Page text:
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Join seasoned fact-checkers, Christopher Swetala (This American Life) and Natalie Meade (The New Yorker, ESPN, Marvel) for a candid discussion and insider tips on how to fact-check longform audio journalism to within an inch of its beautifully-mixed life.
They’ll share tips on how to verify elusive details, what to do when the facts threaten to mess up the narrative arc, and how independent journalists can verify their journalism with the same rigor as a professional fact-checker. They’ll share specific examples from their past work and reveal some of the behind-the-scenes labor that goes into verifying every line of great longform audio journalism.
Moderator: Kalli Anderson, Director of Audio Journalism at the Craig Newmark Graduate School of Journalism at CUNY
Natalie Meade is a fact-checker at The New Yorker where she works on the print magazine, website, and occasionally the New Yorker Radio Hour. In 2017, she worked with Ronan Farrow on his feature about Harvey Weinstein’s egregious use of non-disclosure agreements, which was one of three pieces that earned The New Yorker a Pulitzer Prize for Public Service. Natalie has moonlighted for ESPN’s 30 for 30 podcast series called “The Sterling Affairs,” and she most recently fact-checked Marvel’s “Declassified” documentary podcast, which airs exclusively on SiriusXM. Natalie is a freelance journalist who—in her own reporting and writing— covers Caribbean affairs, mental health, and culture.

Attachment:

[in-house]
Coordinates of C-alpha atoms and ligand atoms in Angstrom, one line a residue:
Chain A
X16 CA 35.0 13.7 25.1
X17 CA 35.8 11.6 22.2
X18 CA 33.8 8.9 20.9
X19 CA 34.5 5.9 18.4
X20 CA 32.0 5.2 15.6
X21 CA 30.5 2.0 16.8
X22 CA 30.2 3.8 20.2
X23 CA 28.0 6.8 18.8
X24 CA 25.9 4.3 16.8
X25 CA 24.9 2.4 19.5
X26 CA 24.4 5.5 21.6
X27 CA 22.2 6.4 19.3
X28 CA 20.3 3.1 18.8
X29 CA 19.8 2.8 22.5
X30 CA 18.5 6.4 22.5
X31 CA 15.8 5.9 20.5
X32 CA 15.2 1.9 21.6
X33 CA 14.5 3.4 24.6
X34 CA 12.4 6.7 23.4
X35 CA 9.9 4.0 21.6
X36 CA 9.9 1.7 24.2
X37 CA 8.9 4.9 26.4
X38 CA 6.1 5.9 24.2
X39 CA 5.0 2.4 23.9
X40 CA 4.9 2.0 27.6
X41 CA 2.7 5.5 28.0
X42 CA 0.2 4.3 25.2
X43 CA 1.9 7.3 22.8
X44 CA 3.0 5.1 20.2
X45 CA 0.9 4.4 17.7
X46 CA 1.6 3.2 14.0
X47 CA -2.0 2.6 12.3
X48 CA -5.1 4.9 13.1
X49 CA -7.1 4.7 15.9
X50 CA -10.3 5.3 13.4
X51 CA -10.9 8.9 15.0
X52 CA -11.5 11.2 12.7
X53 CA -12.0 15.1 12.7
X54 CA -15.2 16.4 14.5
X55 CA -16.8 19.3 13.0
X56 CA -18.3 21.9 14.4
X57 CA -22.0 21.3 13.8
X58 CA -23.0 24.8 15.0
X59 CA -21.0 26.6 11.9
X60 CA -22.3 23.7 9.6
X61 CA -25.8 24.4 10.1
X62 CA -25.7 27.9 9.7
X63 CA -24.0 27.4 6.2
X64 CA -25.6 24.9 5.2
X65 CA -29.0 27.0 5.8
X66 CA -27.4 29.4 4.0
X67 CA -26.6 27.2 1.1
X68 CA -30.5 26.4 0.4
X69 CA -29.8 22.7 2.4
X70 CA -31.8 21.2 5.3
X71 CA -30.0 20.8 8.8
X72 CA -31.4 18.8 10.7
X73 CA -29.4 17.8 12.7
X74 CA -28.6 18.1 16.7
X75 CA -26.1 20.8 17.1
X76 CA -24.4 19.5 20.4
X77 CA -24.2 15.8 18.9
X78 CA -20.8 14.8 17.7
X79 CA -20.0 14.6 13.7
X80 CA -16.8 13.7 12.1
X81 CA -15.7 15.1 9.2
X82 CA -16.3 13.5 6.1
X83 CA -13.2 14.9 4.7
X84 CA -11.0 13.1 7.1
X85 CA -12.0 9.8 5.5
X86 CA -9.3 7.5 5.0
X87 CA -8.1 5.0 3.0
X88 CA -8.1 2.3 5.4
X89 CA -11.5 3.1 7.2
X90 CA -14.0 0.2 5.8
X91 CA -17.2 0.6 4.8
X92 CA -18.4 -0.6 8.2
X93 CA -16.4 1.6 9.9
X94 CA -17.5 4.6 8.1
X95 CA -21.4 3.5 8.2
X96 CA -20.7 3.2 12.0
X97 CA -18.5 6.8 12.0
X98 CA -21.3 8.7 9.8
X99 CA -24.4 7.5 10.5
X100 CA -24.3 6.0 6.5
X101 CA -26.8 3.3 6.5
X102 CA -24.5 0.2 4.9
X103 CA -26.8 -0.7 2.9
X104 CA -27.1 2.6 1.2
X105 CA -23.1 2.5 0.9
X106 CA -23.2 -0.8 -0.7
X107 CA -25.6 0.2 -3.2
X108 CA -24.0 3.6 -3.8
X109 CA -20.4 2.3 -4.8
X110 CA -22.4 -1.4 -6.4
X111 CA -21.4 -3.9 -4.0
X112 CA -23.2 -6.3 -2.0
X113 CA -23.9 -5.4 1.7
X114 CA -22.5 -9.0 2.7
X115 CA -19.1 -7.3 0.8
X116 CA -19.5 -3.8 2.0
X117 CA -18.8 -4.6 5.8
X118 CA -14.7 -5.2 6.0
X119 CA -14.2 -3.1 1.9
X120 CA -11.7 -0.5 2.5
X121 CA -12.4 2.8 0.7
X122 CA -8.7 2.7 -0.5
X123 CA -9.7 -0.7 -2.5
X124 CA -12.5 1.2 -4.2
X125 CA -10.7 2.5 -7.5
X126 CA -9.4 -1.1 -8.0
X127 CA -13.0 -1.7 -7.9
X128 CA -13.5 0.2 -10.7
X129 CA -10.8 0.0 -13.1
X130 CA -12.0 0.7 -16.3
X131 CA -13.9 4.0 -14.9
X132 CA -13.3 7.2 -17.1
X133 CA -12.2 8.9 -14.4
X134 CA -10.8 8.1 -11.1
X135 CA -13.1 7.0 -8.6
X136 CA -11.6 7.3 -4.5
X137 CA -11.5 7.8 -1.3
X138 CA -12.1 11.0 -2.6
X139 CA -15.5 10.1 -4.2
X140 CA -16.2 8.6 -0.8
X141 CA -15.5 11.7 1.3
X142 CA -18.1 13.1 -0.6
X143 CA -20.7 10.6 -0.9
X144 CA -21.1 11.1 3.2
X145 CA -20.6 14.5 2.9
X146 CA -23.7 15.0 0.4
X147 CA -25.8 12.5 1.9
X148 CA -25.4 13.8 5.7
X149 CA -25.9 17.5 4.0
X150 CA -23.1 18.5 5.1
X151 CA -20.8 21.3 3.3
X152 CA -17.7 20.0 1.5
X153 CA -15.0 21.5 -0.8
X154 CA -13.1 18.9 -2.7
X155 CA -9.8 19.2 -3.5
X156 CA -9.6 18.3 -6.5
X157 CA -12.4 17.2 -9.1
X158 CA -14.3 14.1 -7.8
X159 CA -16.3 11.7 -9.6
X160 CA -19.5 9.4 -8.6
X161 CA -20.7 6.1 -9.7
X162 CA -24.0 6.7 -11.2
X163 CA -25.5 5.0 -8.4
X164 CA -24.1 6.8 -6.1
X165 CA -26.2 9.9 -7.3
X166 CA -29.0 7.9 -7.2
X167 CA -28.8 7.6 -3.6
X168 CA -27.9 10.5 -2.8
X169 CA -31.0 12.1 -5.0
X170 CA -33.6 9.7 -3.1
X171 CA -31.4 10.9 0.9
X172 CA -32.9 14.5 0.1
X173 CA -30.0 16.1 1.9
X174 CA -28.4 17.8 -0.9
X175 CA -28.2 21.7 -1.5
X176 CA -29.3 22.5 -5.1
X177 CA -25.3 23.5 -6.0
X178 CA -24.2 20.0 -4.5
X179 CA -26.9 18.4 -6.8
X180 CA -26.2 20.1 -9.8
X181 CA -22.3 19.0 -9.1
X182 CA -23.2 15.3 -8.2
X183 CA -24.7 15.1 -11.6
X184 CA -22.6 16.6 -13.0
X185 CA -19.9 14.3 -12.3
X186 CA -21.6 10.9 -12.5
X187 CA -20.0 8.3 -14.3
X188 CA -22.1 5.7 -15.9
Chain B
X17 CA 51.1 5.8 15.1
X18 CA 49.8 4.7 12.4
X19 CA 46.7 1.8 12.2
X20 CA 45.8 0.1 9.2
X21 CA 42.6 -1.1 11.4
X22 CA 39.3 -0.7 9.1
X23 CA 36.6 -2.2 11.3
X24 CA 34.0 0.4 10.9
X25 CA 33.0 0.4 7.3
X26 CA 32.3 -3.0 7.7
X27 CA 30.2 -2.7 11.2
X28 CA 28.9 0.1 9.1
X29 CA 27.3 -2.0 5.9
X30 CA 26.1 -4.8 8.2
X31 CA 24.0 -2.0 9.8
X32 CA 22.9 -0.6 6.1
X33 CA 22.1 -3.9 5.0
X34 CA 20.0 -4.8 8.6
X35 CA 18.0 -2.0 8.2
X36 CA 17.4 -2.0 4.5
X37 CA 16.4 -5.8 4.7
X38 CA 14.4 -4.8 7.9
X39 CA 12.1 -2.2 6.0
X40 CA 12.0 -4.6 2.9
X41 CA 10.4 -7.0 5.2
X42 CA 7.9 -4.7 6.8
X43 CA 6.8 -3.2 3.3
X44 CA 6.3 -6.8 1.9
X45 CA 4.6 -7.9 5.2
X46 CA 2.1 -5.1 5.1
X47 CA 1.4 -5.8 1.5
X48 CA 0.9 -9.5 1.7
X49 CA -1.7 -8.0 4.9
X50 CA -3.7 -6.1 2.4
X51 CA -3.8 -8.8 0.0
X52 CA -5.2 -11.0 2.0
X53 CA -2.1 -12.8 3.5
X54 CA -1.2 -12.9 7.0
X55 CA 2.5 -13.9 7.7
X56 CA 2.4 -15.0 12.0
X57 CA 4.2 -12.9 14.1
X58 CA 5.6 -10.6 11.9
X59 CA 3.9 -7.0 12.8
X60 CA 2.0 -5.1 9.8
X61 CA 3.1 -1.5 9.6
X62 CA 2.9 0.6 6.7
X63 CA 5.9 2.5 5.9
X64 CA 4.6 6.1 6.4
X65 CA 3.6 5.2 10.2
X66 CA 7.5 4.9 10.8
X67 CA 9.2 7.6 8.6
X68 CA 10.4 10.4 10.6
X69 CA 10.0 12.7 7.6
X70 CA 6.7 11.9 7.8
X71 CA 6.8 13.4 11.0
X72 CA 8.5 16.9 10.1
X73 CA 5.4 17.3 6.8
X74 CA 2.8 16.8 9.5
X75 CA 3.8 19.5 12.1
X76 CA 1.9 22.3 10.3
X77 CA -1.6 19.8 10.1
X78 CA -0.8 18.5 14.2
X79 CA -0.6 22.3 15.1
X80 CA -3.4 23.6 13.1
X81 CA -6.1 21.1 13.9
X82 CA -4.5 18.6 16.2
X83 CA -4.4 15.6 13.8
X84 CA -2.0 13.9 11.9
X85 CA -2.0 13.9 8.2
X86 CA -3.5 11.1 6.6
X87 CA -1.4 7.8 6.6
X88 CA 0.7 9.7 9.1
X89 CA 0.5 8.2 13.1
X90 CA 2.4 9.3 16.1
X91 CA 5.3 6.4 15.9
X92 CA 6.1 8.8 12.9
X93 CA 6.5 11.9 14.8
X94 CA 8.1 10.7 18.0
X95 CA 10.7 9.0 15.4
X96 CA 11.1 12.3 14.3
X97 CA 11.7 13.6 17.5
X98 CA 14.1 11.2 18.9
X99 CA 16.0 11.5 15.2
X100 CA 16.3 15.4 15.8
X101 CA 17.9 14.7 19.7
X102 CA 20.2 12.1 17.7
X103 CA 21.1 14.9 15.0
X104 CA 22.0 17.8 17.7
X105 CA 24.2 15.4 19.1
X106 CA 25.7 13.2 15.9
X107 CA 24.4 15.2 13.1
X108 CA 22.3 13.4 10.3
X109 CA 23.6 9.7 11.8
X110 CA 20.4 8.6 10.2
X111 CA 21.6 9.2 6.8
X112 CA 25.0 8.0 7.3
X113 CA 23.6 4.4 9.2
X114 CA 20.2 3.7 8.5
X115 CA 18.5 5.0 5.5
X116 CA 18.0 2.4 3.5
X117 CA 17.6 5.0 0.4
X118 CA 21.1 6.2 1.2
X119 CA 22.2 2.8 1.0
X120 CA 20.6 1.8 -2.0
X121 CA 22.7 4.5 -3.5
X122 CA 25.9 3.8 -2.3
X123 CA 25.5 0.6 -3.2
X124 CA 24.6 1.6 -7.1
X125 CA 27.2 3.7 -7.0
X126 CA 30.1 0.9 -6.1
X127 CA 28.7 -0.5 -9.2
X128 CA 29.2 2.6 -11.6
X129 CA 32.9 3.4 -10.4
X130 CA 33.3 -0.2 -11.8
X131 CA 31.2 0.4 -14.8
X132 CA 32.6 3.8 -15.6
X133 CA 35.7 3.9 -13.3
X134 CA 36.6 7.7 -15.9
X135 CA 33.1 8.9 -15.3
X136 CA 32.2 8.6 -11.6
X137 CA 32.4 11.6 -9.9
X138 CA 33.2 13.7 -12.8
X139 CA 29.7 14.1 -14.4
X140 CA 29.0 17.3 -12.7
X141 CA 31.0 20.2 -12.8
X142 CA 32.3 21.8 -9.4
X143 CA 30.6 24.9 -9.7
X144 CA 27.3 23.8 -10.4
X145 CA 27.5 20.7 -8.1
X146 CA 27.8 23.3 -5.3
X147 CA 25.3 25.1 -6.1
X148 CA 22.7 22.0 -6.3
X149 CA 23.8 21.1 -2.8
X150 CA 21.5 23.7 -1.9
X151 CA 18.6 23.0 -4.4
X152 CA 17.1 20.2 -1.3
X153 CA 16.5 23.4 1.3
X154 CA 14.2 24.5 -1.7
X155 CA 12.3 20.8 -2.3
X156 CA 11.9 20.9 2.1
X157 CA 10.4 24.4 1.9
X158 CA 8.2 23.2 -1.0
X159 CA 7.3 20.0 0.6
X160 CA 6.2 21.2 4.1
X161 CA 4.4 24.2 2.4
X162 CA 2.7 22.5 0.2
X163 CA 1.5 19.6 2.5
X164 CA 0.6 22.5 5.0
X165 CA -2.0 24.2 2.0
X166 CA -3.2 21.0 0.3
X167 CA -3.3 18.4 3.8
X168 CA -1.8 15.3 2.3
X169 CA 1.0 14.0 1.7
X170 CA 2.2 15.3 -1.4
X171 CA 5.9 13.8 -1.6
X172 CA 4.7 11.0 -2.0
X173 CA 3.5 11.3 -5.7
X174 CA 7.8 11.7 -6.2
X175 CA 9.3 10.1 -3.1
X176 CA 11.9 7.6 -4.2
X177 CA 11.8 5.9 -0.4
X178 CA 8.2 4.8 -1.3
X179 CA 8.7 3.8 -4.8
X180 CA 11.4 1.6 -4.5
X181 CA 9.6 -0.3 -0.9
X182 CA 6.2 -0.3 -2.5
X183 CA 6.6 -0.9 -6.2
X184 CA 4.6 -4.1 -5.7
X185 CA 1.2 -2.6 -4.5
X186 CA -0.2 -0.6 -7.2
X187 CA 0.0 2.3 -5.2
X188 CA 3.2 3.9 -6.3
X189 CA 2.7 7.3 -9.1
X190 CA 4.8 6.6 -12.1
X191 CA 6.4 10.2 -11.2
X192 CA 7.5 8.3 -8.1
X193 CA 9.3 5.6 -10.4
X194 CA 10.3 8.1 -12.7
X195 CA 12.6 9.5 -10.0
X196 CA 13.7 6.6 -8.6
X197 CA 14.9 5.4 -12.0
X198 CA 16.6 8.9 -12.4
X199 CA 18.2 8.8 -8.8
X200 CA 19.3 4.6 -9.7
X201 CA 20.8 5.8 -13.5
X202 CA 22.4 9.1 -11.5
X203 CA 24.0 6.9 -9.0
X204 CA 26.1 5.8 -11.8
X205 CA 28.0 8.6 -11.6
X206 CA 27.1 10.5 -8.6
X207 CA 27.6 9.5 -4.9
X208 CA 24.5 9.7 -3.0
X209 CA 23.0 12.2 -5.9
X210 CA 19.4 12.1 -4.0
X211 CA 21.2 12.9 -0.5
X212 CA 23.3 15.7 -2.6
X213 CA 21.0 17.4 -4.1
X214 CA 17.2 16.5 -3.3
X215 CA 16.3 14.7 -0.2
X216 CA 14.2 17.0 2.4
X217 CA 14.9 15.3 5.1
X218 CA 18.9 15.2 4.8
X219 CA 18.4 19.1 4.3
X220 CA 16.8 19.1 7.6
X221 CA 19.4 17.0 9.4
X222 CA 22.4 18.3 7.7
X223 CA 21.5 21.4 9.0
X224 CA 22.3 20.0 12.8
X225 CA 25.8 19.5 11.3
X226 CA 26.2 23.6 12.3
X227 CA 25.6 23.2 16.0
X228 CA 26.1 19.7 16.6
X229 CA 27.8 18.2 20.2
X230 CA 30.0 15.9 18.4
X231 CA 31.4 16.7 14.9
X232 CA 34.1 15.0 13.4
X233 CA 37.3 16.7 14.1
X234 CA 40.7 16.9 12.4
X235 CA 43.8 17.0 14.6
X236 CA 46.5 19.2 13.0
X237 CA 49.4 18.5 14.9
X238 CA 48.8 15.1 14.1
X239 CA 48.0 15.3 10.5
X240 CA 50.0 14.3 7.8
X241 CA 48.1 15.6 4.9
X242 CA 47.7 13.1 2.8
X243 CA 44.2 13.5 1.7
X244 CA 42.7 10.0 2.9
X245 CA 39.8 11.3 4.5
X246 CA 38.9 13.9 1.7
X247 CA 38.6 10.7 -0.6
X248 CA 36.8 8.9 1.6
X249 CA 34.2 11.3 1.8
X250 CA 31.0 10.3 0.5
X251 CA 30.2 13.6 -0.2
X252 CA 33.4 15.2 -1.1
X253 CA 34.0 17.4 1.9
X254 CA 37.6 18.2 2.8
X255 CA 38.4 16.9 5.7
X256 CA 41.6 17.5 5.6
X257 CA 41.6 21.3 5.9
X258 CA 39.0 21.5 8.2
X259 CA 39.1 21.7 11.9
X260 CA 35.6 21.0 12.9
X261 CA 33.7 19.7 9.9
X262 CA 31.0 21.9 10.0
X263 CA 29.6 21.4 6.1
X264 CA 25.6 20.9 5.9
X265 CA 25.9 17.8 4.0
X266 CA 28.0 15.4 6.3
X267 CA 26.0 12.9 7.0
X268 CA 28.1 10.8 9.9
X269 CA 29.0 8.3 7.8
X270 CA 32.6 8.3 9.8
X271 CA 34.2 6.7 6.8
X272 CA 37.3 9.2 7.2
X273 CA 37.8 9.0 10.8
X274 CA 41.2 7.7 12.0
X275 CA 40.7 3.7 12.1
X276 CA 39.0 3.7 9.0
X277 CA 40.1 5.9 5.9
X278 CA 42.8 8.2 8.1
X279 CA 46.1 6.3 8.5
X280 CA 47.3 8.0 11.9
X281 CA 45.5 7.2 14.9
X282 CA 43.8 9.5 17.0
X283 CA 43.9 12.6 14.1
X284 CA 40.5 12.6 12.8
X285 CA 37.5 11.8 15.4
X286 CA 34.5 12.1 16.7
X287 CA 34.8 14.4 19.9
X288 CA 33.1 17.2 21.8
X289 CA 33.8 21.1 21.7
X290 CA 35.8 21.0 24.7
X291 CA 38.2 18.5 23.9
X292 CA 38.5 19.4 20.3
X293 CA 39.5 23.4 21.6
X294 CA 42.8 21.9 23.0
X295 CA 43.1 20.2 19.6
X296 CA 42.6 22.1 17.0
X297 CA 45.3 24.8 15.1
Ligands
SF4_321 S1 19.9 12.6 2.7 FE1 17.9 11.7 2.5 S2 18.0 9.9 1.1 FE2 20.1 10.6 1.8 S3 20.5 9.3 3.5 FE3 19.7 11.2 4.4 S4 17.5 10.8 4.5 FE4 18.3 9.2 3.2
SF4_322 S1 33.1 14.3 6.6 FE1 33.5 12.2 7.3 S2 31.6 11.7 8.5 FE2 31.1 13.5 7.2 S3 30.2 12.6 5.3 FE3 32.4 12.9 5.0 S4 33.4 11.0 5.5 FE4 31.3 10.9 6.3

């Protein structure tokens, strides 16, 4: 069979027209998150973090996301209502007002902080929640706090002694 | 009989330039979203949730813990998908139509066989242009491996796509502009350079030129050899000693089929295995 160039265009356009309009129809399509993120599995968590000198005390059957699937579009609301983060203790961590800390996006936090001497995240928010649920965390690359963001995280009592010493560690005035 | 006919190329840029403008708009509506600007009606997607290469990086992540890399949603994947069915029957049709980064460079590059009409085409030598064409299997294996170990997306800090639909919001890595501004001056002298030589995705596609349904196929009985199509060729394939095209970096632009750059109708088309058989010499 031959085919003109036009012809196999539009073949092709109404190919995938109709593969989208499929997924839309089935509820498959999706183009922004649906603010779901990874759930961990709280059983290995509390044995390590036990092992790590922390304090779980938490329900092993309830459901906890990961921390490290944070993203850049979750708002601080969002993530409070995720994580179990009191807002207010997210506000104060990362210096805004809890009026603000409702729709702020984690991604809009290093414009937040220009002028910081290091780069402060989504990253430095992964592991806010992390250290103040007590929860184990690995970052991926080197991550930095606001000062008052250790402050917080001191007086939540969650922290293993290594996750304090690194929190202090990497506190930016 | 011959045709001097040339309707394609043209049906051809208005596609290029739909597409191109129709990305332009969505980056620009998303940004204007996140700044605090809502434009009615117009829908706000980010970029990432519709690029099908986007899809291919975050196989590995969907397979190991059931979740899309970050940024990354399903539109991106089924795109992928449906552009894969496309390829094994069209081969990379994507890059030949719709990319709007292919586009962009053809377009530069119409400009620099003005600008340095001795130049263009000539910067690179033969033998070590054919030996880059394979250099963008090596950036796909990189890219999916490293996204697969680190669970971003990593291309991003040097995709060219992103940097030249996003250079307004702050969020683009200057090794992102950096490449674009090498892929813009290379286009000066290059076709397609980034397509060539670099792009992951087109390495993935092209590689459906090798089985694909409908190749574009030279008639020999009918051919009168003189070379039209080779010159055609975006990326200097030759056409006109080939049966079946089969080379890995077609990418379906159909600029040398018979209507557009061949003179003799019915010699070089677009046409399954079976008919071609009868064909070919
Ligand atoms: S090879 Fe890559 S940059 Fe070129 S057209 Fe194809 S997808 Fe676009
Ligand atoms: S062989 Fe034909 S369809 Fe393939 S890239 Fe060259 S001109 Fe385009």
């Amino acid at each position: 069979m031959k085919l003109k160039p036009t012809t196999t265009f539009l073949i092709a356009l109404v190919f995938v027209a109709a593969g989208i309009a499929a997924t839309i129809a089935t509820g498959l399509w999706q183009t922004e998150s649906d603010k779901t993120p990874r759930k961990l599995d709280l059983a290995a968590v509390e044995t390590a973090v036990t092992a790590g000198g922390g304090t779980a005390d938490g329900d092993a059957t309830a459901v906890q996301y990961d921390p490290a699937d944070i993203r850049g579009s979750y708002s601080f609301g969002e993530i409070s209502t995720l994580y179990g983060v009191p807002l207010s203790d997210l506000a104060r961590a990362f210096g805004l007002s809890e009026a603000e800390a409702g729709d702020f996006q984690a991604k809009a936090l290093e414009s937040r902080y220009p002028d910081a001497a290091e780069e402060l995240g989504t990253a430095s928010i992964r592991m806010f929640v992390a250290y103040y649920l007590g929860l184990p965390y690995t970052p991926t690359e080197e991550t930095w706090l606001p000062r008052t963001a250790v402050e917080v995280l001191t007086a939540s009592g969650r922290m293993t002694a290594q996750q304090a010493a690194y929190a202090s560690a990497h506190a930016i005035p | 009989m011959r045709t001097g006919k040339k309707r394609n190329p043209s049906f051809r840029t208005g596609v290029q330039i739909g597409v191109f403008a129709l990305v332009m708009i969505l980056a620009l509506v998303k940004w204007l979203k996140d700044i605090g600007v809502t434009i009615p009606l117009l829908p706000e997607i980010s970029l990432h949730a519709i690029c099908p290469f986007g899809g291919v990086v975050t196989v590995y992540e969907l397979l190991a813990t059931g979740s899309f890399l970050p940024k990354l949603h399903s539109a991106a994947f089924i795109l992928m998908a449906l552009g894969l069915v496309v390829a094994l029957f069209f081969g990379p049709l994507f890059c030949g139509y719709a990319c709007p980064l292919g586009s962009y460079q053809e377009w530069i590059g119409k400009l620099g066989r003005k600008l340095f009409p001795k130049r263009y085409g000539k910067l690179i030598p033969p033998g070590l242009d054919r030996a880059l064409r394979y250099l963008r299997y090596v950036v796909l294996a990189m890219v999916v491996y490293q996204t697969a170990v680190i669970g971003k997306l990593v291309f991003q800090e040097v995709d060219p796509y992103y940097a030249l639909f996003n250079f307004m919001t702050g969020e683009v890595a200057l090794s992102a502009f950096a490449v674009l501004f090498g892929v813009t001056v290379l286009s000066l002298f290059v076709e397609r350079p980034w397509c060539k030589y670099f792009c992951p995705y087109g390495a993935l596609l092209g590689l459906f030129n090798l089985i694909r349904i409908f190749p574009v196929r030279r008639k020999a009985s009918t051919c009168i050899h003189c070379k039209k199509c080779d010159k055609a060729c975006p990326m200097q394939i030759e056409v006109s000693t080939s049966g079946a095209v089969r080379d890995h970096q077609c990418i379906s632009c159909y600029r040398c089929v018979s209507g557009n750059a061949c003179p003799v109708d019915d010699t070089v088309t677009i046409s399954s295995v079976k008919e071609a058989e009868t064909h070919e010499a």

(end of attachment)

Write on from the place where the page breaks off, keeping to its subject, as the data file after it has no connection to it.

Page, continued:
Christopher Swetala is the head of fact-checking at This American Life. He first started fact-checking in 2003 as an intern at The Nation and then started freelancing for a number of publications, including GQ and the Op-Ed desk of The New York Times. He found a home with the staff of This American Life in 2015. He’s written about fact-checking for Transom and Slate and led a session on fact-checking for audio at the Third Coast International Audio Festival.